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8 Top Strategies for Raising the Productivity of Remote Employees

Technology is powering a new generation of remote workers at the same time as many employees are returning to the office. Prior to the pandemic, just 17% of employees in the US worked remotely at least 5 per week, but this number skyrocketed to between 41.7% and 44% during the pandemic, with an additional 15% of employees working between 1-4 days per week remotely. Since then, remote work frequency has come down again, but it still hasn’t gone back to pre-pandemic levels, and based on trends, it never will.

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As companies settle into longer-term hybrid and remote work trends, employees are much more used to carrying out their jobs away from the office. Various challenges still exist, however, such as maintaining effective collaboration and high levels of employee engagement and productivity.

Here are some common related challenges of effective long-term remote work, followed by some strategies to address them. 

Related: 6 Reasons Why Remote Work is Here to Stay

5 Remote Productivity: Common Challenges 

1. A Lack of Face-To-Face Interaction 

It’s easy for companies and their teams to communicate fast and effectively in the office. When working remotely, however, the subtleties and ease of in-person communication are gone. 

For managers with little experience in managing remote teams, they risk being hard to reach. Simple requests may take much longer to address when working remotely. Managers might also become out of touch with their team members’ needs, which can lead to assumptions that can break trust later down the line.  

There might also be miscommunication when not in the physical presence of employees and having to communicate remotely. For example, brief emails giving feedback to employees may seem curt or aggressive and could be misinterpreted, leaving them feeling like they’ve done something wrong. 

2. Limited Access to Information    

When working remotely, losing track of important information is easy. Workflows may get buried in email messages and getting approval for projects may take longer than usual. Companies may find that their forced transition to remote working due to the pandemic has left them ill-equipped for effective remote information access for employees.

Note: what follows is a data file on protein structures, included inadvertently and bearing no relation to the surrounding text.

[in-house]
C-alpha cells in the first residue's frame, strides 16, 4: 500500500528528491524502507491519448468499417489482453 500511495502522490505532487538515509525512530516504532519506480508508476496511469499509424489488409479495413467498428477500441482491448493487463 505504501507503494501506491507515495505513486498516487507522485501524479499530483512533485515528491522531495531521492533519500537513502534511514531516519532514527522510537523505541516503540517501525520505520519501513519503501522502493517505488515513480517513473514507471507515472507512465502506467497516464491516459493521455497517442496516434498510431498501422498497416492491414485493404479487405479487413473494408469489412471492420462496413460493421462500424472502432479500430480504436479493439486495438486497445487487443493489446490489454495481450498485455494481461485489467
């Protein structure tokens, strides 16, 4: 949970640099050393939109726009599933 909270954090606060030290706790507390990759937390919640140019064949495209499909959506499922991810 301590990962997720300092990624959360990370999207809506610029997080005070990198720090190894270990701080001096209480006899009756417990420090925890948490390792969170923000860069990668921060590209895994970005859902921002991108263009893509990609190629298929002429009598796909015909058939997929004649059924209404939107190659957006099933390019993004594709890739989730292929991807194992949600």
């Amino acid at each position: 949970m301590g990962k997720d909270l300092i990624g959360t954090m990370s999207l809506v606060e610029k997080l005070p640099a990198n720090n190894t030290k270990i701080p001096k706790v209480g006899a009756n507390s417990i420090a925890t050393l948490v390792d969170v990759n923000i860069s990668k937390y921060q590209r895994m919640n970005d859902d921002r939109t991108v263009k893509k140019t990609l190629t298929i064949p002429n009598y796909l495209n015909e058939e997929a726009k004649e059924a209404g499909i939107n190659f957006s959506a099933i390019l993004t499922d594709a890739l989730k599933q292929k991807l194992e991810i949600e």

3. Social Isolation

Loneliness has continued to increase globally since the beginning of the pandemic. Social isolation can lead to a decrease in productivity because workers may feel unhappy without social connection and/or feel like they’re not appreciated for their efforts. 

4. Distractions at Home 

Working from home can lead to the lines between work and home life getting blurred. Compared to the office, there could also be a number of distractions: family, TV, the news, social media, the snack cupboard, etc. Combine this with personal life scheduling challenges and productivity can plummet. 

5. Anxiety and Uncertainty  

Many people are worried about their jobs, the economy, and the health of their loved ones. If employees are in a constant state of survival mode, they can’t focus on doing their best and their well-being suffers. 

The Unexpected Turn in Remote Productivity During COVID-19 

Since the pandemic began, most companies have reported stable productivity in their teams. Since shifting to remote work, some have even watched productivity increase

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However, teams not being physically together as well as the pandemic continuing for much longer than anyone expected is causing new problems. Creativity is falling without organic collaboration, and so is innovation.

The removal of social interaction is playing a big role in lower innovation levels, as is continued uncertainty. Workers now also have access to more digital stimulation, which can both distract them and cause brain fog. 

8 Ways to Manage Remote Productivity  

Now that we’ve explored the challenges, what are some of the solutions to these issues?

1. Establish Structured, Regular Check-Ins 

Set aside time every few days for structured meetings. Make sure that everyone is transparent about where they are with their ongoing tasks. 

These check-ins should also be used to allow your team to share any concerns they may have. Scheduling these check-ins creates structure for your employees and your team will more easily stay on the same page.